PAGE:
Hausa is a Chadic language with about 39 million speakers. It is spoken
mainly in northern Nigeria and Niger, and also in Benin, Burkina Faso,
Cameroon, CAR, Chad, Congo, Eritrea, Germany, Ghana, Sudan and Togo.
Since the beginning of the 17th century, Hausa has been written with
a version of the Arabic script known as ajami. Most of the early
writing in Hausa was Islamic poetry or on Islamic themes. Ajami
is still used, mainly to write poetry, but also for at least one newpaper
and some books. There is no standard spelling system for Hausa written with
the Arabic script so there is some variation in spelling between different
A version of Hausa written with the Latin alphabet and known as boko
began to emerge during the 19th century. Until the 1950s ajami
and boko were both used, though since then boko has been
the main alphabet for most Hausa speakers.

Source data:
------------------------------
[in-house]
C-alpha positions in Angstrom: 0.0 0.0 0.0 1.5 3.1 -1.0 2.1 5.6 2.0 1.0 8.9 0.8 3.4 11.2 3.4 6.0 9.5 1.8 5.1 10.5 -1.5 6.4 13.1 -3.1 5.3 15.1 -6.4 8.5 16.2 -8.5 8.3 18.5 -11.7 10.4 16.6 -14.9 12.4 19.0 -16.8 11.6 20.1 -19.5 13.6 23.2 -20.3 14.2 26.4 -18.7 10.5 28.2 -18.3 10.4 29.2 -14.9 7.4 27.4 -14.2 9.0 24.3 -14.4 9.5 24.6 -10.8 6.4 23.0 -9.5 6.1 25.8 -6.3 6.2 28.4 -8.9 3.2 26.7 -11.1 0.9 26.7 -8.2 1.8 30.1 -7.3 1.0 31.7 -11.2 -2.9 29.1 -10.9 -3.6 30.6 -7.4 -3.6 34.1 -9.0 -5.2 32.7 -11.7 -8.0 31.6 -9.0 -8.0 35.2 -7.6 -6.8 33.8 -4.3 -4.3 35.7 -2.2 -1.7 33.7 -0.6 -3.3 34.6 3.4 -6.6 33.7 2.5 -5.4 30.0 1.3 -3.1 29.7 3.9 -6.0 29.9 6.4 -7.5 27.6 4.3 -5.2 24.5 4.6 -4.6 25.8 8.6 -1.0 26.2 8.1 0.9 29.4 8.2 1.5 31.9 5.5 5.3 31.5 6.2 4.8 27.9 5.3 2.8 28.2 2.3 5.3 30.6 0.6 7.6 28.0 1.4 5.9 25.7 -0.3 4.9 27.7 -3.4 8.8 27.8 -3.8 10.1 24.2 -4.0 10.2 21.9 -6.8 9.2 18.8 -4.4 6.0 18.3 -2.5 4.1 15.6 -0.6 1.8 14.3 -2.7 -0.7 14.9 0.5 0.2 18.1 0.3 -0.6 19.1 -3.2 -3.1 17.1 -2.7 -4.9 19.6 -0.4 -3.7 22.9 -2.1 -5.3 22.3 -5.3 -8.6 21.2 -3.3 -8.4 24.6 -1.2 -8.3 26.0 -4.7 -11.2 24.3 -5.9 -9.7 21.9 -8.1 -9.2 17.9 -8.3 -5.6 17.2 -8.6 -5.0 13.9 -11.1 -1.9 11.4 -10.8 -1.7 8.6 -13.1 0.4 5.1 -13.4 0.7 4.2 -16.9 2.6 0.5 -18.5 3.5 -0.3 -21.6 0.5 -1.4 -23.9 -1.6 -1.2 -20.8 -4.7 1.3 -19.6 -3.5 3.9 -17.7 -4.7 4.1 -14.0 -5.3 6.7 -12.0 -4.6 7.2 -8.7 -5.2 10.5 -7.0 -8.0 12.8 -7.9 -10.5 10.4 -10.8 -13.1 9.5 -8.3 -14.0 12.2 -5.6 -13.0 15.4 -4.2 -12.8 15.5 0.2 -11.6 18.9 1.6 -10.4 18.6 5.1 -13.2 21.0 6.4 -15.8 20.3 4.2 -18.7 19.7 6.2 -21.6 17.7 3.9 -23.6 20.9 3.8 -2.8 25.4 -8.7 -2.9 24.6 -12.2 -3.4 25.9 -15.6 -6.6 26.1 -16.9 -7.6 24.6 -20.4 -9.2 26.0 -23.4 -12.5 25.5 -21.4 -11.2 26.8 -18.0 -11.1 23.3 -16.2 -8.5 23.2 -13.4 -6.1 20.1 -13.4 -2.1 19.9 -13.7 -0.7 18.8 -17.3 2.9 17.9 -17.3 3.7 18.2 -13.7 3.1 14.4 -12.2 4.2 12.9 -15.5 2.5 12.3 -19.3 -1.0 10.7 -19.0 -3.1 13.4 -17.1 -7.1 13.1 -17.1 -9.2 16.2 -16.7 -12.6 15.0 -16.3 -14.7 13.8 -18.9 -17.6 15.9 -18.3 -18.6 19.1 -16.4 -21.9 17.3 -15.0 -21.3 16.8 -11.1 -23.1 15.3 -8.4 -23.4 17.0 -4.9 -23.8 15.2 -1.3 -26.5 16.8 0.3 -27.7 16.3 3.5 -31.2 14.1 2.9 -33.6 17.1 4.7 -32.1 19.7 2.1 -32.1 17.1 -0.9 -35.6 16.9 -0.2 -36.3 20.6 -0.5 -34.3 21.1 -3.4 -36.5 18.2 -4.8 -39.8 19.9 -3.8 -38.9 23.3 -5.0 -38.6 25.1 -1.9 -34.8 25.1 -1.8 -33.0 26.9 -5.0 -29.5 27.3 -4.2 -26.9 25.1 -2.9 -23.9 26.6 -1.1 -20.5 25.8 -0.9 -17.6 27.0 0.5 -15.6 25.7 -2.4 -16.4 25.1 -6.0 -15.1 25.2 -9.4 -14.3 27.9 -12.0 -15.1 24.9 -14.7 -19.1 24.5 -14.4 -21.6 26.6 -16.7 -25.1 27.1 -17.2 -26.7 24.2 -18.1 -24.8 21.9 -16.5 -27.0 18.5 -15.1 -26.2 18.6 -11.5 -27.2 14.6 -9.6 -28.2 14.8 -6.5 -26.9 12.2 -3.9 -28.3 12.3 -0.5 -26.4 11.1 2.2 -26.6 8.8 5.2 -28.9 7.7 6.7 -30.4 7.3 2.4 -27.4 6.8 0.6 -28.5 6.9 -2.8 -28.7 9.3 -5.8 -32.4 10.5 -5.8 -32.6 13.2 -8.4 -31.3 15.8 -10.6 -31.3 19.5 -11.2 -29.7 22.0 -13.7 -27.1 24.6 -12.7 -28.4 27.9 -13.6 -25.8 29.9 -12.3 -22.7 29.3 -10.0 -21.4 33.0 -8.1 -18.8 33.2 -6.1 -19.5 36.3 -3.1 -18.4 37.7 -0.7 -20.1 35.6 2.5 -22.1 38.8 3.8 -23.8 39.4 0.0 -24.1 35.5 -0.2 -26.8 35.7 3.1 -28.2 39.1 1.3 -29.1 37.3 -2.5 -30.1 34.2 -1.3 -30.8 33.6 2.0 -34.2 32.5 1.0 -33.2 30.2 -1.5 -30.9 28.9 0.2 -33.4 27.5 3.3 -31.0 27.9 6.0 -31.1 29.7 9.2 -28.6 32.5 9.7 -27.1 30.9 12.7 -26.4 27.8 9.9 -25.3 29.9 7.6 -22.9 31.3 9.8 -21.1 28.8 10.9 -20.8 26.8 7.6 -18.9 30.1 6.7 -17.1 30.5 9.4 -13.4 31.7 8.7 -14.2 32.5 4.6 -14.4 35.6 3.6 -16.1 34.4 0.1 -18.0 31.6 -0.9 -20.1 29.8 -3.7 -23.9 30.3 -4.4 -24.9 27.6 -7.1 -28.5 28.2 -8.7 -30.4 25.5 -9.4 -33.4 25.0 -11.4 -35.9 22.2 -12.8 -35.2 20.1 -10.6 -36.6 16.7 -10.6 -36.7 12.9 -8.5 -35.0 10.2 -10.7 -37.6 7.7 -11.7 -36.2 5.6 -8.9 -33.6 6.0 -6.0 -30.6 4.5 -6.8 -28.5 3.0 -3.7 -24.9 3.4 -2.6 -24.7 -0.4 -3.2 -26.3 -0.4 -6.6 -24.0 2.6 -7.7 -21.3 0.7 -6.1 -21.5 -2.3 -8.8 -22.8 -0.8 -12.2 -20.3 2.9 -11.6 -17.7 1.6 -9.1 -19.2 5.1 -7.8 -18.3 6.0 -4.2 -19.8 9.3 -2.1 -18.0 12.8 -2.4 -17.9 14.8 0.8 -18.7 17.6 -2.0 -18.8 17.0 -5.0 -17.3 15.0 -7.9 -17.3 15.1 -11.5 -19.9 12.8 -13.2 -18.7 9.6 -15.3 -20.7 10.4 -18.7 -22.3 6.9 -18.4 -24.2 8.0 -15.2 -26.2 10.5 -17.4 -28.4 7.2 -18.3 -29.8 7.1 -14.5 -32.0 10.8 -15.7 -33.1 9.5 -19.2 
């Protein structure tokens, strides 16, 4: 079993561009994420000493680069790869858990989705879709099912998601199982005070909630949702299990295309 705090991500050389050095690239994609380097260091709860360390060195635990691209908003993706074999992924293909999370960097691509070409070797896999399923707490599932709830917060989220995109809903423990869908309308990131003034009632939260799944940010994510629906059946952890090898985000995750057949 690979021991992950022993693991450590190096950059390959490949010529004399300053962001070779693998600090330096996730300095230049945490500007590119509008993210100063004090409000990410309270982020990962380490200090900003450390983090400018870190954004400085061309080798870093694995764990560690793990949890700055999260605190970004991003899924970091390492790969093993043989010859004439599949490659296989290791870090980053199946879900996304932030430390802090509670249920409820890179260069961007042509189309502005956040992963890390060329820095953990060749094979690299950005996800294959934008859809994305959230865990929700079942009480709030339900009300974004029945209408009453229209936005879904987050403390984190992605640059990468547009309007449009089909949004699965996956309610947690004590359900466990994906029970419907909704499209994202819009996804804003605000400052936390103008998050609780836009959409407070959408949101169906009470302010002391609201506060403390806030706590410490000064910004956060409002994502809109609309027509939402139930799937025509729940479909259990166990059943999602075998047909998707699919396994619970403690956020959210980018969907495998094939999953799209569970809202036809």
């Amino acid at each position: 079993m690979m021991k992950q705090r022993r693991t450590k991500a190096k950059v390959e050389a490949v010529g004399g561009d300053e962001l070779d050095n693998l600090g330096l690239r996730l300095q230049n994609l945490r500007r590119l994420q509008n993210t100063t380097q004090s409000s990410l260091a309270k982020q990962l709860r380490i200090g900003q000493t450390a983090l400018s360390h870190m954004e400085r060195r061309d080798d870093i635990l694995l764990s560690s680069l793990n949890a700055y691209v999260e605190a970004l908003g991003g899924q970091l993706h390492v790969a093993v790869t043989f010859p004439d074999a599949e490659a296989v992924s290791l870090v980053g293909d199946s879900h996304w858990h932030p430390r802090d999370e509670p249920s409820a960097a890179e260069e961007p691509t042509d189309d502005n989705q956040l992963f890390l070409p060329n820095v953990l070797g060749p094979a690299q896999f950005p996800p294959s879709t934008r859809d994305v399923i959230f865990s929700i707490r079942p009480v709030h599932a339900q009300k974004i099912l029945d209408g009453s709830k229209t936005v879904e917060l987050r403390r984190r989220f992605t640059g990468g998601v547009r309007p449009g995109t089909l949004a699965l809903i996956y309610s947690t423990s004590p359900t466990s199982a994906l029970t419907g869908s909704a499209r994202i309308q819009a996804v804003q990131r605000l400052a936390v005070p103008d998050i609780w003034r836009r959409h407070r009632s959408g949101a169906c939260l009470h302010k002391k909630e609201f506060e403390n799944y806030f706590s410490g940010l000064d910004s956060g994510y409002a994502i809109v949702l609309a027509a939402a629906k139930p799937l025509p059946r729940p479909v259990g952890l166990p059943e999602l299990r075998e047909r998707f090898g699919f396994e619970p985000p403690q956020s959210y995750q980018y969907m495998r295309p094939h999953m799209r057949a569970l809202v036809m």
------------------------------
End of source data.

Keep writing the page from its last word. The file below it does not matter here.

Arabic alphabet for Hausa (ajami)
Latin alphabet for Hausa (boko)
Long vowels are either indicated by doubling (aa, ee, etc) in Nigeria,
and by a macron (ā, ē, etc) elsewhere. Long consonants are
indicated by doubling.
Hausa has a number of tones: a high tone, which is indicate by an acute accent,
(á, é, etc), a low tone, which is indicate by a grave accent,
(à, è, etc), and a high-low falling tone, which is indicate by a
circumflex accent, (â, ê, etc)
Sample text in ajami
A verse from Aljiyu Namangi, Imfiraji, Part 3 (Verse 3)
Sample text in boko
Su dai yan-adam, ana haifuwarsu ne duka yantattu, kuma kowannensu na da
mutunci da hakkoki daidai da na kowa. Suna da hankali da tunani, saboda
haka duk abin da za su aikata wa juna, ya kamata su yi shi a cikin yan-uwanci.
All human beings are born free and equal in dignity and rights. They are
endowed with reason and conscience and should act towards one another in a
spirit of brotherhood. (Article 1 of the Universal Declaration of Human Rights)